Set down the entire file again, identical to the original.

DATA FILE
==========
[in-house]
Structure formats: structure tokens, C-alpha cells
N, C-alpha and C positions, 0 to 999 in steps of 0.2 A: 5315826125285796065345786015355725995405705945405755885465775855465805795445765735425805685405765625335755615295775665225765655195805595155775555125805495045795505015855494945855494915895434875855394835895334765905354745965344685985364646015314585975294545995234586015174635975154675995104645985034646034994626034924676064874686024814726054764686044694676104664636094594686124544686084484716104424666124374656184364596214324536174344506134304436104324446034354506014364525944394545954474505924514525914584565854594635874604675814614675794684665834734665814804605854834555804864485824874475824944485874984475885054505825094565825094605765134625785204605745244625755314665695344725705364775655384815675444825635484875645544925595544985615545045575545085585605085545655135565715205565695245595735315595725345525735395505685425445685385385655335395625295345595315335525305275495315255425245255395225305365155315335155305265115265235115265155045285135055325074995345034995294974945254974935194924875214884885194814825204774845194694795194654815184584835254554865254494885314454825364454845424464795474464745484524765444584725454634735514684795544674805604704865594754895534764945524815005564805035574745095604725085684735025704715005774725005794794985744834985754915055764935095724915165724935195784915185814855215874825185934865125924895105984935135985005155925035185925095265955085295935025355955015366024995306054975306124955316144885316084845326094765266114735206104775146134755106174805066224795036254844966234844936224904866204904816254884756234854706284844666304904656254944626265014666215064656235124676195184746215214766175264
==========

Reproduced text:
[in-house]
Structure formats: structure tokens, C-alpha cells
N, C-alpha and C positions, 0 to 999 in steps of 0.2 A: 5315826125285796065345786015355725995405705945405755885465775855465805795445765735425805685405765625335755615295775665225765655195805595155775555125805495045795505015855494945855494915895434875855394835895334765905354745965344685985364646015314585975294545995234586015174635975154675995104645985034646034994626034924676064874686024814726054764686044694676104664636094594686124544686084484716104424666124374656184364596214324536174344506134304436104324446034354506014364525944394545954474505924514525914584565854594635874604675814614675794684665834734665814804605854834555804864485824874475824944485874984475885054505825094565825094605765134625785204605745244625755314665695344725705364775655384815675444825635484875645544925595544985615545045575545085585605085545655135565715205565695245595735315595725345525735395505685425445685385385655335395625295345595315335525305275495315255425245255395225305365155315335155305265115265235115265155045285135055325074995345034995294974945254974935194924875214884885194814825204774845194694795194654815184584835254554865254494885314454825364454845424464795474464745484524765444584725454634735514684795544674805604704865594754895534764945524815005564805035574745095604725085684735025704715005774725005794794985744834985754915055764935095724915165724935195784915185814855215874825185934865125924895105984935135985005155925035185925095265955085295935025355955015366024995306054975306124955316144885316084845326094765266114735206104775146134755106174805066224795036254844966234844936224904866204904816254884756234854706284844666304904656254944626265014666215064656235124676195184746215214766175264